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Stories of ghosts and witchcraft to chill the nerves and intrigue the imagination…
400+ castles of Scotland with hundreds of illustrations and much much more…
The story of Janet Douglas, Lady Glamis, is a tragic tale of vengeance against an innocent young woman, meted out by the king of the time, James V, and achieved by accusing her on a baseless charge of witchcraft and poisoning.
Janet was the daughter of George Douglas, Master of Angus (heir, at that time, to the Earldom of Angus) and Elizabeth Drummond, daughter of the first Lord Drummond, and was born around 1505. She married John Lyon, sixth Lord Glamis, and they had a son, who they also called John.
When Lyon died in 1528, the young widowed Janet went on to wed Walter Campbell of Skipness. Janet was also the sister of Archibald Douglas, sixth Earl of Angus, and it was this family relationship that was to be her downfall.
So why did James hates the Douglases? James V was just a child when his father, James IV, was slain with the flower of Scottish nobility at the disastrous Battle of Flodden in 1513. James IV’s widow, Margaret Tudor, went on to marry the Douglas Earl of Angus and, as stepfather to the young king, Angus virtually controlled the kingdom by having possession of the king.
When James V came of age, he escaped from Falkland Palace and Angus’s clutches and asserted his power. Angus fled Scotland after being besieged in Tantallon Castle in 1528, but James went on to pursue vengeance against his family. Janet was widowed the same year that her brother fled Scotland; James had forfeited the Earl of Angus, seizing his lands and property.
Janet was summoned on a charge of communicating with her exiled brother, but she failed to appear and was then forfeited herself. She and her family were besieged in Glamis Castle and then seized and brought to Edinburgh.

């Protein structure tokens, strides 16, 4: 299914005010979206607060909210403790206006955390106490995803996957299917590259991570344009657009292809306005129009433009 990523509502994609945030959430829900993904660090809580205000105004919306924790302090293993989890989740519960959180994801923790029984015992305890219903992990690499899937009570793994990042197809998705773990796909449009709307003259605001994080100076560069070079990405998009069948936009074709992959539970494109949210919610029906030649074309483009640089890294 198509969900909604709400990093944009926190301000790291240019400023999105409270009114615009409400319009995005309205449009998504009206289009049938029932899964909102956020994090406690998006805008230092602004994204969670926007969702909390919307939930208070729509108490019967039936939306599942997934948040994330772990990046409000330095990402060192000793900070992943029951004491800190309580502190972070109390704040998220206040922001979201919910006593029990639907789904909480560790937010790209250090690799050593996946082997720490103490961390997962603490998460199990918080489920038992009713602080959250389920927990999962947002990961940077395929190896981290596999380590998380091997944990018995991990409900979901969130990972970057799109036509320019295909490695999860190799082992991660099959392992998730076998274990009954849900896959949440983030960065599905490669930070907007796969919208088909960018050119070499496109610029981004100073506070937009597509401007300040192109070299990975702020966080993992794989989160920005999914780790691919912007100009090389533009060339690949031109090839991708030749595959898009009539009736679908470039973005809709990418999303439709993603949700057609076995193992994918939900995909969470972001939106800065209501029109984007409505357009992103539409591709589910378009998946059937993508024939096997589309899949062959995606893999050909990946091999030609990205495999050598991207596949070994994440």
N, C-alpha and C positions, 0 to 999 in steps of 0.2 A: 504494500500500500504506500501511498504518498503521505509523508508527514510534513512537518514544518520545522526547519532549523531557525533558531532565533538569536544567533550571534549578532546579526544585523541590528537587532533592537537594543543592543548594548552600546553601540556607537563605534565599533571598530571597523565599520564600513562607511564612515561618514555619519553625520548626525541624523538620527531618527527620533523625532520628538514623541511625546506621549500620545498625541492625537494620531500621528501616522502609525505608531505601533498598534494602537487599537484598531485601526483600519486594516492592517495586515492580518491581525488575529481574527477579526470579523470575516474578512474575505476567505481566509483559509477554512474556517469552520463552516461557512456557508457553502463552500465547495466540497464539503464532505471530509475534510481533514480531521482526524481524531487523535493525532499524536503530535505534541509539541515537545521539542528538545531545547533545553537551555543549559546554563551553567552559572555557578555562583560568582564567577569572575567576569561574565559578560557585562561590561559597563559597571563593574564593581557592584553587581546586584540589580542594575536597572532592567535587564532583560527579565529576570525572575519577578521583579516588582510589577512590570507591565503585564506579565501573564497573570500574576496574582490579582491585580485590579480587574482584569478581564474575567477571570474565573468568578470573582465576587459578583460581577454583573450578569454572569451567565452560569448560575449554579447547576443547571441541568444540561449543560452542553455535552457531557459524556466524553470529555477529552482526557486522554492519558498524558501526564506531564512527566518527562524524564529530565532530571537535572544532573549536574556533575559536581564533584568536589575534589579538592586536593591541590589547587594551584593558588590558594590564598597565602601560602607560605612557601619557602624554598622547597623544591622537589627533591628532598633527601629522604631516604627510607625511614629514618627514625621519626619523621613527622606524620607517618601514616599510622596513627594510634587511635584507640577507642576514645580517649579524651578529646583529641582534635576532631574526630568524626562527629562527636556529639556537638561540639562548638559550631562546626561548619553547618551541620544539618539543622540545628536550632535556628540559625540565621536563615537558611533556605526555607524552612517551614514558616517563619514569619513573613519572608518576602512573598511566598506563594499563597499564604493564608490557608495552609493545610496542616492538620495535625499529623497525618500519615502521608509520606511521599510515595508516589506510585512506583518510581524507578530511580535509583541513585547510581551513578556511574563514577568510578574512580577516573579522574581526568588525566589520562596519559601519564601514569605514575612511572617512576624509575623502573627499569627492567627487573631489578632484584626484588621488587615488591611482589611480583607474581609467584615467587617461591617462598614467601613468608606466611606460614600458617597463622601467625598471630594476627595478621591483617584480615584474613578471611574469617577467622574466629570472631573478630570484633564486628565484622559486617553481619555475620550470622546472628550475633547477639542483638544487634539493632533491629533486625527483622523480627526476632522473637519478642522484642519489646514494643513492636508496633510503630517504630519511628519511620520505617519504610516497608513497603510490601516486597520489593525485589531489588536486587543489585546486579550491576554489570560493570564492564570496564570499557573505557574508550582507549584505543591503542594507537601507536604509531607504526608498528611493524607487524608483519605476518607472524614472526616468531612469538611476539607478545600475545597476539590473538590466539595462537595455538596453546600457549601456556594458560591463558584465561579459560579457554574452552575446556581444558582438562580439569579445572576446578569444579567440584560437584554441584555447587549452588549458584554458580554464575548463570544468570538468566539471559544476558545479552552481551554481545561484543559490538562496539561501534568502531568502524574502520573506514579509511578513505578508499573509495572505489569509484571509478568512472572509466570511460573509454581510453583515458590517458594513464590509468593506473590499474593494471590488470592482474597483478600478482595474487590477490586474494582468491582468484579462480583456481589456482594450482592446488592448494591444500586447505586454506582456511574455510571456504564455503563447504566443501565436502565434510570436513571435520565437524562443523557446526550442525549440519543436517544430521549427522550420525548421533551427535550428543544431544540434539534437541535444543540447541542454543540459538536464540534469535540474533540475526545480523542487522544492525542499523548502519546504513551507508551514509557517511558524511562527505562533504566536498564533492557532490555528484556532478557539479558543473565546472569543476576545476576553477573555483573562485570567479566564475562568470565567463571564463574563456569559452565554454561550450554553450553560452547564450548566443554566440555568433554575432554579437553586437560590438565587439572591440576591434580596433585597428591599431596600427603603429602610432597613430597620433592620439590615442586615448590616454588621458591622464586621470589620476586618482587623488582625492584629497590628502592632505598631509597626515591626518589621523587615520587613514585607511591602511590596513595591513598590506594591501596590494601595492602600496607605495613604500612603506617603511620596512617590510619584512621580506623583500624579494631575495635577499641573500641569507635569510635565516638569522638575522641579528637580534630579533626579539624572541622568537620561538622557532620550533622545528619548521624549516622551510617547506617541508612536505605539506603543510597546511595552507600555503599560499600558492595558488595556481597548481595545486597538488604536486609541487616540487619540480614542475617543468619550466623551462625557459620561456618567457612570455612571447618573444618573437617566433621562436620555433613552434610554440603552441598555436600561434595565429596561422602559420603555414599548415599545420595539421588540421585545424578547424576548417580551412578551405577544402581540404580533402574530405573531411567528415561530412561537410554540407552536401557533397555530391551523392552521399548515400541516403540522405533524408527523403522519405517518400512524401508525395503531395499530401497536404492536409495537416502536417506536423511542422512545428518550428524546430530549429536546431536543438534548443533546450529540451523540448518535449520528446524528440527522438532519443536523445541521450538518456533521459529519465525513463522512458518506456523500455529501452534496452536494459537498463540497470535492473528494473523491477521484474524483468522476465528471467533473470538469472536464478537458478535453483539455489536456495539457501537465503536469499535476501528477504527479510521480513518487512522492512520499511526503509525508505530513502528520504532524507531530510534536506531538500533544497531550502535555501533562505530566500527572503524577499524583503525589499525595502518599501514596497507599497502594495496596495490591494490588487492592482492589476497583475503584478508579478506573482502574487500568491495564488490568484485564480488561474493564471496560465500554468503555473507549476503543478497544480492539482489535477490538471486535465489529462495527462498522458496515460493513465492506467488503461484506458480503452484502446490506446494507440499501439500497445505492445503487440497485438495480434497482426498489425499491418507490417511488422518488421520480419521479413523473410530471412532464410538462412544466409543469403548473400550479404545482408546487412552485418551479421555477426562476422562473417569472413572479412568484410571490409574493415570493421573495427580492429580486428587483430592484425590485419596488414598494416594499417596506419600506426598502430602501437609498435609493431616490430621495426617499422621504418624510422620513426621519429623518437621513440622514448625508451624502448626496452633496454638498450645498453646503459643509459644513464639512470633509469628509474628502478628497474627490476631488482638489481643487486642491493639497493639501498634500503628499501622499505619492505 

Although a women of impeccable character, she was accused of trying to poison James and also of witchcraft, although it took torturing Janet’s servants and friends to find any evidence against her on these charges (she may well have been guilty on the original charge).
She was imprisoned with her husband Walter Campbell and her son John in a dark dungeon of Edinburgh Castle. Although nearly blind from her jail, Janet made an eloquent speech in her defence at her trial, but it was to no avail and she was convicted, along with her son. Campbell managed to escape from the prison but he was killed, falling from the castle rock.
Unfortunately nothing could save Janet and on 17 July 1537, on what is now the esplanade of Edinburgh Castle, she was burned alive; her son was forced to watch. She was described as ‘in the prime of her years, of a singular beauty, and suffering through all, though a woman, with a man-like courage’.
John, her son, was also sentenced to death but, fortunately for him, he was not yet of an age when he could be executed; that was reserved for when he reached eighteen.
In the meantime, James V took all his lands and houses, including Glamis Castle, and plundered them. Luckily for John, James died in 1542 before he could be executed, and John was subsequently pardoned and became seventh Lord Glamis and recovered his property.
Glamis Castle is said to be haunted by the ghost of Janet Douglas, an apparition known as the Grey Lady, and reputedly seen on many occasions in the chapel of the old stronghold.
One occasion was reported in 1716 during the visit of James, the Old Pretender, during the Jacobite Rising, when her ghost was seen praying at one of the pews. This James was, of course, the direct descendant of the man who had sent her to her death.
Also see further ghost stories about Glamis Castle
© Martin Coventry 2017
text from Scotland's Wicked Witches